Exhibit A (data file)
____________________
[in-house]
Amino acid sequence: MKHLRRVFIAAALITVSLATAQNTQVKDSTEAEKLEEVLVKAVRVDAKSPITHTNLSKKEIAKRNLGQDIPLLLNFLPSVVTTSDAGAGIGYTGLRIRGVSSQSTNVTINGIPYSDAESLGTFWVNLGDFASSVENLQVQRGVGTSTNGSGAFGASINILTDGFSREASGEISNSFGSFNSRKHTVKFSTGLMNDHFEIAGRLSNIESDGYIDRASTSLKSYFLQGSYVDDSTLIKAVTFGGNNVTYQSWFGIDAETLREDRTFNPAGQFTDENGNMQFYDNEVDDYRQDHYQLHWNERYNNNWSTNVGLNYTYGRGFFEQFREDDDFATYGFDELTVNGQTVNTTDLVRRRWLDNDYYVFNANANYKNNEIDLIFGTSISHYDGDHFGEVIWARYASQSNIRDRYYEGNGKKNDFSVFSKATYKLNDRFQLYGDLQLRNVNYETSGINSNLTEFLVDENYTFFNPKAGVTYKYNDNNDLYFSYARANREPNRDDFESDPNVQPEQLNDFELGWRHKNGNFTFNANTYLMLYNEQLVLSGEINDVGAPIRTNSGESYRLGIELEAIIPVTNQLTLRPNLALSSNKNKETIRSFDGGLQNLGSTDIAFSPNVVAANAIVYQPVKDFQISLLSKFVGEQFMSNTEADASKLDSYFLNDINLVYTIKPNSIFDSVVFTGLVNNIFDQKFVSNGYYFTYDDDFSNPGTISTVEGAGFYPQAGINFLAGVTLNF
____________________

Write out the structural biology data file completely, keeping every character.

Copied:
[in-house]
Amino acid sequence: MKHLRRVFIAAALITVSLATAQNTQVKDSTEAEKLEEVLVKAVRVDAKSPITHTNLSKKEIAKRNLGQDIPLLLNFLPSVVTTSDAGAGIGYTGLRIRGVSSQSTNVTINGIPYSDAESLGTFWVNLGDFASSVENLQVQRGVGTSTNGSGAFGASINILTDGFSREASGEISNSFGSFNSRKHTVKFSTGLMNDHFEIAGRLSNIESDGYIDRASTSLKSYFLQGSYVDDSTLIKAVTFGGNNVTYQSWFGIDAETLREDRTFNPAGQFTDENGNMQFYDNEVDDYRQDHYQLHWNERYNNNWSTNVGLNYTYGRGFFEQFREDDDFATYGFDELTVNGQTVNTTDLVRRRWLDNDYYVFNANANYKNNEIDLIFGTSISHYDGDHFGEVIWARYASQSNIRDRYYEGNGKKNDFSVFSKATYKLNDRFQLYGDLQLRNVNYETSGINSNLTEFLVDENYTFFNPKAGVTYKYNDNNDLYFSYARANREPNRDDFESDPNVQPEQLNDFELGWRHKNGNFTFNANTYLMLYNEQLVLSGEINDVGAPIRTNSGESYRLGIELEAIIPVTNQLTLRPNLALSSNKNKETIRSFDGGLQNLGSTDIAFSPNVVAANAIVYQPVKDFQISLLSKFVGEQFMSNTEADASKLDSYFLNDINLVYTIKPNSIFDSVVFTGLVNNIFDQKFVSNGYYFTYDDDFSNPGTISTVEGAGFYPQAGINFLAGVTLNF